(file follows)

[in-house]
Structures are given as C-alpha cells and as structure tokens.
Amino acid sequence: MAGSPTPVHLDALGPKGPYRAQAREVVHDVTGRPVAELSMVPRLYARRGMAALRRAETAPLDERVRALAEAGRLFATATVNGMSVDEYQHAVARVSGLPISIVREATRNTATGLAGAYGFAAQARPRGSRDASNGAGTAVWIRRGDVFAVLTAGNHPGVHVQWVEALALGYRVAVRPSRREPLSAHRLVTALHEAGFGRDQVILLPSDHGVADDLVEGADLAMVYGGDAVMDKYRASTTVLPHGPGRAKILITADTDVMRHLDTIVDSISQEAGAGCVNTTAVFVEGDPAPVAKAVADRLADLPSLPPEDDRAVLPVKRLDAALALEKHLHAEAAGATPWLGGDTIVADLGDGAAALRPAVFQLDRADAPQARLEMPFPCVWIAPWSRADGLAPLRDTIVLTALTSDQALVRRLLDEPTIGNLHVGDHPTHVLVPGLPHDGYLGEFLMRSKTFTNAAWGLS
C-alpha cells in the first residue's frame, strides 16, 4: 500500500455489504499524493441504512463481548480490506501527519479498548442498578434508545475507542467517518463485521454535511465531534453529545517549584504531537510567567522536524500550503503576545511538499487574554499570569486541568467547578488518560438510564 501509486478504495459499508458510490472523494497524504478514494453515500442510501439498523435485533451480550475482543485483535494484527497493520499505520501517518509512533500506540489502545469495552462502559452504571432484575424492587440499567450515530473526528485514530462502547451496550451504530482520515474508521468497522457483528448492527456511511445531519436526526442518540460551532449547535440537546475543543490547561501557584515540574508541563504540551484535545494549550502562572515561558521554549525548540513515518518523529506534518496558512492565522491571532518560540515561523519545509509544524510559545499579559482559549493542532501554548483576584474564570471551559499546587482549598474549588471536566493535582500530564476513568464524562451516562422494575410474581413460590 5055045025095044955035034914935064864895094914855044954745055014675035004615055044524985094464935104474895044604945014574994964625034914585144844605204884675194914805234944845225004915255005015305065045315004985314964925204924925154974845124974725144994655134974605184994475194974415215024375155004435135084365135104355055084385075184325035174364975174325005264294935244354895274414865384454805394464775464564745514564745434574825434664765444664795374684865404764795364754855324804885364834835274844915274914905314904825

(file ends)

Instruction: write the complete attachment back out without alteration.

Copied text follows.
[in-house]
Structures are given as C-alpha cells and as structure tokens.
Amino acid sequence: MAGSPTPVHLDALGPKGPYRAQAREVVHDVTGRPVAELSMVPRLYARRGMAALRRAETAPLDERVRALAEAGRLFATATVNGMSVDEYQHAVARVSGLPISIVREATRNTATGLAGAYGFAAQARPRGSRDASNGAGTAVWIRRGDVFAVLTAGNHPGVHVQWVEALALGYRVAVRPSRREPLSAHRLVTALHEAGFGRDQVILLPSDHGVADDLVEGADLAMVYGGDAVMDKYRASTTVLPHGPGRAKILITADTDVMRHLDTIVDSISQEAGAGCVNTTAVFVEGDPAPVAKAVADRLADLPSLPPEDDRAVLPVKRLDAALALEKHLHAEAAGATPWLGGDTIVADLGDGAAALRPAVFQLDRADAPQARLEMPFPCVWIAPWSRADGLAPLRDTIVLTALTSDQALVRRLLDEPTIGNLHVGDHPTHVLVPGLPHDGYLGEFLMRSKTFTNAAWGLS
C-alpha cells in the first residue's frame, strides 16, 4: 500500500455489504499524493441504512463481548480490506501527519479498548442498578434508545475507542467517518463485521454535511465531534453529545517549584504531537510567567522536524500550503503576545511538499487574554499570569486541568467547578488518560438510564 501509486478504495459499508458510490472523494497524504478514494453515500442510501439498523435485533451480550475482543485483535494484527497493520499505520501517518509512533500506540489502545469495552462502559452504571432484575424492587440499567450515530473526528485514530462502547451496550451504530482520515474508521468497522457483528448492527456511511445531519436526526442518540460551532449547535440537546475543543490547561501557584515540574508541563504540551484535545494549550502562572515561558521554549525548540513515518518523529506534518496558512492565522491571532518560540515561523519545509509544524510559545499579559482559549493542532501554548483576584474564570471551559499546587482549598474549588471536566493535582500530564476513568464524562451516562422494575410474581413460590 5055045025095044955035034914935064864895094914855044954745055014675035004615055044524985094464935104474895044604945014574994964625034914585144844605204884675194914805234944845225004915255005015305065045315004985314964925204924925154974845124974725144994655134974605184994475194974415215024375155004435135084365135104355055084385075184325035174364975174325005264294935244354895274414865384454805394464775464564745514564745434574825434664765444664795374684865404764795364754855324804885364834835274844915274914905314904825